Video Games Tutorials and News - Intel, You. Re Doing It Wrong. Intel Nuc 12 Review
Intel's new Dragon Canyon This Nook extreme is like nothing we've ever seen before, but you wouldn't know it from the outside packed in this shoebox sized enclosure. Wait, this one is A shockingly zero compromises PC gaming at 4K easy content creation No biggie, there is nothing it can't do, but it's also clear that Intel's engineers had to find some creative solutions to make the whole package come together this tightly, just like I found creative solutions to tell you about our sponsor paddle host Pebble Host offers dedicated servers starting at $39.99 a month with a range of systems for all use cases.
Use code LINE for $30 off your first month, valid for the first hundred people who use it, spurred on by the rise of the Mac Mini and other single-board computers.
Intel's Nook concept didn't start out like this, but rather like This is the kind of thing that you might find at your local library or gracing the desk of your friendly neighborhood spreadsheet.
Is that even a good thing? Well, Intel's ninth generation Ghost Canyon saw these six to 25 watt power sipping cuboids like this one replaced by a larger 45 watt Powerhouse. There is still no full-size GPU slot, but given the form factor, that makes sense, and you can always add an external one. Then the 11th gen came around, and boom, four different Nook models.
You got the performance and pro, which were still in the micro-PC format. Then you've got the enthusiast rocking an RTX 2060 that made for a heck of a package given the size and finally the extreme.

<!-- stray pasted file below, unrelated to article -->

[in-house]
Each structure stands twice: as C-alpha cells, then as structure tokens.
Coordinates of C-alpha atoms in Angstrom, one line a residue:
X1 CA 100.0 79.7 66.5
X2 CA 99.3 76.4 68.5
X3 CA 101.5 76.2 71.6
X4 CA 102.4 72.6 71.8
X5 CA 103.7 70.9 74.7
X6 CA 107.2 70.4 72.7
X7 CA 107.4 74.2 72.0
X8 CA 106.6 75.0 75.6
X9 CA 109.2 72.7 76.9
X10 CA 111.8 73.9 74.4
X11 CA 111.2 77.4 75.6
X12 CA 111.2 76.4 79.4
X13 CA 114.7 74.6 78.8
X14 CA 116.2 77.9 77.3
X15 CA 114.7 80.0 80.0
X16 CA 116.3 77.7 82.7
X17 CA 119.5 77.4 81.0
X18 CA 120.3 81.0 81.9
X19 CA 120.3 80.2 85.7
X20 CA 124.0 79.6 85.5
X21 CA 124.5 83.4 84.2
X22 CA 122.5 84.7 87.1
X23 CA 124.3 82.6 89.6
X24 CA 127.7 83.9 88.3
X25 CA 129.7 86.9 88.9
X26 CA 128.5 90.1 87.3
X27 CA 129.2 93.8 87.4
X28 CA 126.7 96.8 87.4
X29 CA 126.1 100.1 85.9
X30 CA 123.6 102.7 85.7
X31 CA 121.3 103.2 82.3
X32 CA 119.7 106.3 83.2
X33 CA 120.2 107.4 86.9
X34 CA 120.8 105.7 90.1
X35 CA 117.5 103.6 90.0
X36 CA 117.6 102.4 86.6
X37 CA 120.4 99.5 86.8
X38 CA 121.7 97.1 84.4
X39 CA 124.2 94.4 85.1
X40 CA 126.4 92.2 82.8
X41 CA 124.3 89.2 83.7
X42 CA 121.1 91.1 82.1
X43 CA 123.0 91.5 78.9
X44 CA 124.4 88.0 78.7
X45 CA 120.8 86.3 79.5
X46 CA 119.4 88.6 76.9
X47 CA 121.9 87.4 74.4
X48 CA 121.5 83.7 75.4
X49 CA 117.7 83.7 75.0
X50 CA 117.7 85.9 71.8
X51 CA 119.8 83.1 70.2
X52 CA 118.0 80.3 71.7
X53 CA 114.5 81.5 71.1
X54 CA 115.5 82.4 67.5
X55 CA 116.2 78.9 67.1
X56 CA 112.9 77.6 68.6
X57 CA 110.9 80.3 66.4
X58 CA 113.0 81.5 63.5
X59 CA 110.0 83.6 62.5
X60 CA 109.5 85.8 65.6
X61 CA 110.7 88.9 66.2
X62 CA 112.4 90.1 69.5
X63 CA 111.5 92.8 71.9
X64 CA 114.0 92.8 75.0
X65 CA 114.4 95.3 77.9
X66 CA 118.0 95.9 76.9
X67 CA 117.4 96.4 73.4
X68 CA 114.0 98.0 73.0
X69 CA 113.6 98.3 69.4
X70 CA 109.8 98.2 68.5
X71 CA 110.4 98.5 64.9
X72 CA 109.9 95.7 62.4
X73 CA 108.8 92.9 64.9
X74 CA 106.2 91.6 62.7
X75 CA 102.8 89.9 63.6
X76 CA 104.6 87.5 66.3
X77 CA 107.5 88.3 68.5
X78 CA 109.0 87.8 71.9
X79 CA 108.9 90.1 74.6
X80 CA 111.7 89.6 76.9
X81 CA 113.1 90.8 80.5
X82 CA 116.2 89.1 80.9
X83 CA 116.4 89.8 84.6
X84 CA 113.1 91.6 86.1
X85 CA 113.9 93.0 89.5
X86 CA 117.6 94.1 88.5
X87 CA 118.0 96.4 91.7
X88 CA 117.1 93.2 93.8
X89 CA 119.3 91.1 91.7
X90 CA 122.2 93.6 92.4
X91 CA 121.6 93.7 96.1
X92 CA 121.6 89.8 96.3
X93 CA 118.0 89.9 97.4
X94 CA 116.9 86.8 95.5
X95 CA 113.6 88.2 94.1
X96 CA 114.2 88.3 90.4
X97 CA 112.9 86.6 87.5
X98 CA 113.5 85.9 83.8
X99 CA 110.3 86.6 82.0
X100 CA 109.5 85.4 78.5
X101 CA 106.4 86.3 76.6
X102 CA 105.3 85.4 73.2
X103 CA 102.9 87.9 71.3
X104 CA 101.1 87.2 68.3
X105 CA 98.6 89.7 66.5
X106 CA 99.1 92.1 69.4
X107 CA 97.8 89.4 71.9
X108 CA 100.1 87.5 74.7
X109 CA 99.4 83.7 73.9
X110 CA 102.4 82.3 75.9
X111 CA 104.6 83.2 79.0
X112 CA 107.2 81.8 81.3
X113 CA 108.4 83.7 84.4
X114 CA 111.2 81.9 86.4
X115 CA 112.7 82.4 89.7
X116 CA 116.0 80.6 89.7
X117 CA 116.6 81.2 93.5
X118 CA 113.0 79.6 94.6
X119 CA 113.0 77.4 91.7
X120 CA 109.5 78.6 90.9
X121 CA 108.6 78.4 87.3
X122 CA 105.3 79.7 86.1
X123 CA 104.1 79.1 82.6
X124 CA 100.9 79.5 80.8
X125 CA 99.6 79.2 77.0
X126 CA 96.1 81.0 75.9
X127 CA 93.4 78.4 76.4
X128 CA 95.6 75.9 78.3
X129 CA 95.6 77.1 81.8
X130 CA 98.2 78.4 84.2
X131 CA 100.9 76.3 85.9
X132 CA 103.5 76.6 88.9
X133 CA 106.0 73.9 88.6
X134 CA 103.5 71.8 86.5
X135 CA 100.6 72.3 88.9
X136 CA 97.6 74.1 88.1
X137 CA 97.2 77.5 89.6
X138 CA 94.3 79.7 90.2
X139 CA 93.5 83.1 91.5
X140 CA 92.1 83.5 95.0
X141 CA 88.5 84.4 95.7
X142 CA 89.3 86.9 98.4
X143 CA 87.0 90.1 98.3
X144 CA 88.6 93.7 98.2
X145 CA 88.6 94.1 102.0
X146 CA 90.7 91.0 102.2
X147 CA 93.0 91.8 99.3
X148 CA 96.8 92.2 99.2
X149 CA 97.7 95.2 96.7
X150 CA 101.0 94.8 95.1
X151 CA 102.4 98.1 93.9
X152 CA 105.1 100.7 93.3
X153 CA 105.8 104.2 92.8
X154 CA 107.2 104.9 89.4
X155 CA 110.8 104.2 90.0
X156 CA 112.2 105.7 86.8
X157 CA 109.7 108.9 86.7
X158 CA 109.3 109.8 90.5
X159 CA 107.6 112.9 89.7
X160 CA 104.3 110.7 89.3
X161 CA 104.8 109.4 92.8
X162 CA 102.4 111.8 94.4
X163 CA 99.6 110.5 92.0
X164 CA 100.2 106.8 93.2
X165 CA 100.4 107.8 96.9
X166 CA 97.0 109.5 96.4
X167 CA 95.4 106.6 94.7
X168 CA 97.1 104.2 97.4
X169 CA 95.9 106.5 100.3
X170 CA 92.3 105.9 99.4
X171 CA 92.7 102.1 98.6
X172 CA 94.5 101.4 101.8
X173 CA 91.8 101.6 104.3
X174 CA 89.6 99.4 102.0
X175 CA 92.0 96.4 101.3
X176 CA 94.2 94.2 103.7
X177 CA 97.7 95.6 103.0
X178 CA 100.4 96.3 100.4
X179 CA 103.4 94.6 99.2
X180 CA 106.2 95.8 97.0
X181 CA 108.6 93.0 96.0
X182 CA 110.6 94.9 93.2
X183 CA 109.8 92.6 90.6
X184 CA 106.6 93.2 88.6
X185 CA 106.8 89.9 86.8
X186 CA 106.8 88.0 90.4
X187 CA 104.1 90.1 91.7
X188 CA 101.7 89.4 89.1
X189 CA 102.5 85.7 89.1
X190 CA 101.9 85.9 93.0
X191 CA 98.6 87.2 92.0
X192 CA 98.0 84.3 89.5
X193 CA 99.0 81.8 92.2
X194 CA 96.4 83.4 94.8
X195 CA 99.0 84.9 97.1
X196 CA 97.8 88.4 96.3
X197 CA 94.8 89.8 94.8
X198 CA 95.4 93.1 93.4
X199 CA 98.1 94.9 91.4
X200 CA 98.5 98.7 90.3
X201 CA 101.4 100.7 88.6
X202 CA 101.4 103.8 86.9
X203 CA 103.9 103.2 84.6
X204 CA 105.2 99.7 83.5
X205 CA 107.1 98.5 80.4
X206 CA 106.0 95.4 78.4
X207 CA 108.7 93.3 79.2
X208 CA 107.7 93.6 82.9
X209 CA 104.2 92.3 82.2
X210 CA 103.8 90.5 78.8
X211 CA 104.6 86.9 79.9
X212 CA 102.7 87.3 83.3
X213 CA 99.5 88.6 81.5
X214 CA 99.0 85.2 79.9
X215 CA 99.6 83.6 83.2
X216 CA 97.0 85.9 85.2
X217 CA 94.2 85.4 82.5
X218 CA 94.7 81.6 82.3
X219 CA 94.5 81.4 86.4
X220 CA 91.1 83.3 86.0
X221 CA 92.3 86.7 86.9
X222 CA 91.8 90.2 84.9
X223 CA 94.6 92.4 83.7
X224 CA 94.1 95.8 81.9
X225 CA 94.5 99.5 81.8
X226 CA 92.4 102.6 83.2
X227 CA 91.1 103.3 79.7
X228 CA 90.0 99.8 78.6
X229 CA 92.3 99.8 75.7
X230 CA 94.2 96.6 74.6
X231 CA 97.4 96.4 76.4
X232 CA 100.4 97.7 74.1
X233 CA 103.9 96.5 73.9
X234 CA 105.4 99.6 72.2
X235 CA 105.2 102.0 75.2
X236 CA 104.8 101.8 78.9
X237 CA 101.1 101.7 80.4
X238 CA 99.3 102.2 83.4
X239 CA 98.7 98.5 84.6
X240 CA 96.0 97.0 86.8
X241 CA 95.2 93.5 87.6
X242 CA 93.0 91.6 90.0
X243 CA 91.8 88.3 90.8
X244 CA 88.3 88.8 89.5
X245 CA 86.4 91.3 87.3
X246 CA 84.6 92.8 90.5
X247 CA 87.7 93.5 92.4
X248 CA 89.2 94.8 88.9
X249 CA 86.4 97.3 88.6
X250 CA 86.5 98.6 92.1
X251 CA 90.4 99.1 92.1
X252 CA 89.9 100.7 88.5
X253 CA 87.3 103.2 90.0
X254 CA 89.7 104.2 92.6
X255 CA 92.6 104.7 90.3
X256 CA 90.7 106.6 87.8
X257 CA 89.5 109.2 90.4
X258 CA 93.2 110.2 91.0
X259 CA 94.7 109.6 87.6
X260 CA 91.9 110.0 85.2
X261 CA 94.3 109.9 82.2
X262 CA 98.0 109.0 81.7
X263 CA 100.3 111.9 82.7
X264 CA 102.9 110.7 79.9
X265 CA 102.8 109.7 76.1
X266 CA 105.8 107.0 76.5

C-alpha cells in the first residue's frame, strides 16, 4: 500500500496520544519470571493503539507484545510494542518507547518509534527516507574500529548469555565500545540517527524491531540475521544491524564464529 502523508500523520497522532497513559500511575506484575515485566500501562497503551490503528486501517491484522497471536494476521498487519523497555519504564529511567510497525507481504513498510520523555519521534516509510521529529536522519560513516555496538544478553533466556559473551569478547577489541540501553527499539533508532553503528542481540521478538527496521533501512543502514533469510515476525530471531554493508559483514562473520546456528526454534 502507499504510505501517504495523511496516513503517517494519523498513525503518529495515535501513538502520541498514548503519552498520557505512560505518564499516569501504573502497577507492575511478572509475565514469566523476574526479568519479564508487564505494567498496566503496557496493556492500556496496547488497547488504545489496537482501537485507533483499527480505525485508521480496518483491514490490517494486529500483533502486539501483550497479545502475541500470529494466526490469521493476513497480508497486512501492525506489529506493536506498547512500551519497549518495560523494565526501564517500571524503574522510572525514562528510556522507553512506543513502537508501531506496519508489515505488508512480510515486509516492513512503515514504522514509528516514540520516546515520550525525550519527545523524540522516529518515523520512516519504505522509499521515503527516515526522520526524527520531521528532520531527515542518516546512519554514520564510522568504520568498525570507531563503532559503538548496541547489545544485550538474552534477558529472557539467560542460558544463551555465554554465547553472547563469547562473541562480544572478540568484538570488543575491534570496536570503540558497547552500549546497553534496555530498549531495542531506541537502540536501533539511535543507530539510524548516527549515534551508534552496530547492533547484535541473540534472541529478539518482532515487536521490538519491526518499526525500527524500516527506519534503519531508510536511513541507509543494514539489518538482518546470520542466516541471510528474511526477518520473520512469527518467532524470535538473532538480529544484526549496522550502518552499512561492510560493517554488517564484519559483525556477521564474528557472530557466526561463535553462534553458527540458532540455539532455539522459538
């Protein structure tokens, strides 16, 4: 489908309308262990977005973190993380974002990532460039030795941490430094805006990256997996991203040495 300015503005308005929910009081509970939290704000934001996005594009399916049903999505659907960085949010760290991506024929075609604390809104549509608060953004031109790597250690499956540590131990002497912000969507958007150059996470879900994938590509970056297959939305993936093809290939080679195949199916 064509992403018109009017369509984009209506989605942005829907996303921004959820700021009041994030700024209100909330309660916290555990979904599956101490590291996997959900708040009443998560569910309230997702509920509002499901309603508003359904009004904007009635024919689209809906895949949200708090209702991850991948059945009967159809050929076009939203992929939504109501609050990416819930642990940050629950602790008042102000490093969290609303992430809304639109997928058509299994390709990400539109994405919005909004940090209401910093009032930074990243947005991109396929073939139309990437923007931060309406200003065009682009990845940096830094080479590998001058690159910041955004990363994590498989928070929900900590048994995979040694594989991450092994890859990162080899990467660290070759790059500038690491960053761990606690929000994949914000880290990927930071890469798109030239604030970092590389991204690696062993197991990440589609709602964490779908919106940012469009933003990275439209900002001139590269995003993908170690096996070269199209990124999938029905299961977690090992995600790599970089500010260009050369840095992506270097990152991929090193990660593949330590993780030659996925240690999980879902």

This guy right here The main innovation for the extreme edition was the inclusion of a modular compute element that contained the storage slots, memory slots. CPU, and cooler, all of which were designed to simply slot into a back plane that was pre-installed in a larger chassis because there was more room to play with.
The extreme was equipped with a modular SFX power supply and space for a two-slot GPU up to 10 inches long. And naturally, with extreme in the name, Intel decided to give it RGB underglow for that Too Fast Too Furious style and a modifiable backlit skull front plate, but that was last year's model.
What's new for 12th Gen 2?
Okay, we've got the core I9 12900 equipped model, and up front there's only one major change. The dual USB A ports are now a type A and a type C that run Thunderbolt 4. Then around back, this is where things get really interesting because, above the two and a half gig Intel Network Port that we had already, there's a new analogue 10 gig port.
Having this on board makes the Dragon Canyon pretty much the only player in town for a machine this size that can fit a full-size GPU and effortlessly handle high-bitrate article editing off of a shared network drive. Then, we've got the usual assortment of USB 310 gig ports and an HDMI output over here on the compute element, just in case you don't want a discrete GPU, and two more Thunderbolt 4 ports, each supporting up to six daisy-chain devices.
So when it comes to IO, this thing is absolutely packed and the most unbelievable part is that even with top-tier hardware inside, it managed to manage comfortable temperatures on both the CPU and GPU, even in realistic, synthetic workloads and all without sounding like a hair dryer. I guess that's what full mesh side and top panels will do for you right now.
Under the hood